Jones was a lifelong heavy smoker, and he eventually developed emphysema. Never the picture of robust health, his already thin frame deteriorated to the point where he used an oxygen tank offstage and onstage was confined to a seat behind his drum set. In spite of his illness, he continued smoking and died in 1965 at the age of 53, and is buried in Holy Cross Cemetery, Culver City, California.



There is a clear line of influence from the Hoosier Hot Shots, Freddie Fisher and his Schnickelfritzers and the Marx Brothers to Spike Jones — and to Stan Freberg, Gerard Hoffnung, Peter Schickele’s P.D.Q. Bach, The Goons, Mr. Bungle, Frank Zappa, The Bonzo Dog Doo-Dah Band, The Mystic Knights of the Oingo Boingo, and “Weird Al” Yankovic. Billy Barty appeared in Yankovic’s film UHF and a video based on the movie. According to David Wild’s review in Rolling Stone Magazine, Elvis Costello’s 1989 Album “Spike” was named partly in tribute to Jones.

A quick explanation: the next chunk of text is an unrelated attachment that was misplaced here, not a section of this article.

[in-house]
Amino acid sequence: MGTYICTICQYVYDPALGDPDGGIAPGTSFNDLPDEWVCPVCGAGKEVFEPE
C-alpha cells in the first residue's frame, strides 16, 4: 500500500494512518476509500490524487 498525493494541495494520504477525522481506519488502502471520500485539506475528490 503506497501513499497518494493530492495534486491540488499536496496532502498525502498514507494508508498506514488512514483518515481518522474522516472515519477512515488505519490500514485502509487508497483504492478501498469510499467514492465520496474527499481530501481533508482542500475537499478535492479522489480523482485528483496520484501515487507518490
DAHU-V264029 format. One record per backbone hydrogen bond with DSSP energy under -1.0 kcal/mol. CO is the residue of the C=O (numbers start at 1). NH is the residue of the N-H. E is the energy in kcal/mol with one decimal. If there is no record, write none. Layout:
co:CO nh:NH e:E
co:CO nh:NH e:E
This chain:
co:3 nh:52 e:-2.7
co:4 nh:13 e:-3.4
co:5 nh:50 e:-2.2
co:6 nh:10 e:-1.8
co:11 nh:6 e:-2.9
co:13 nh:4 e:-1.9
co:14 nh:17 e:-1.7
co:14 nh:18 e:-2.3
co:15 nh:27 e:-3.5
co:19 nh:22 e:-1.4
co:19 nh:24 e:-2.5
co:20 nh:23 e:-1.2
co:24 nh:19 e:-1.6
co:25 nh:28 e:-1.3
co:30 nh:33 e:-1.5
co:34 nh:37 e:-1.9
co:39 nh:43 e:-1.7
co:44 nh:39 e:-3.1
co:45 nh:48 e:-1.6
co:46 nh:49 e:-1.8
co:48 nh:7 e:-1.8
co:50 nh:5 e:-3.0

Syndicated radio personality Dr. Demento regularly features Jones’ music on his program of comedy and novelty tracks. Jones is mentioned in The Band’s song, “Up on Cripple Creek”. (The song’s protagonist’s paramour states of Jones: “I can’t take the way he sings, but I love to hear him talk.”) Novelist Thomas Pynchon is an admirer and wrote the liner notes for a 1994 reissue, Spiked! (BMG Catalyst). A scene in the romantic comedy I.Q. shows a man demonstrating the sound of his new stereo to Meg Ryan’s character by playing a record of Jones’ music.
In 1974, Tony Levin (future bass player for King Crimson), recording under the name, The Clams, released a Spike Jones tribute of him giving the songs, “Close To You”, by The Carpenters, and, “The First Time Ever I Saw Your Face”, by Roberta Flack, the Jones treatment.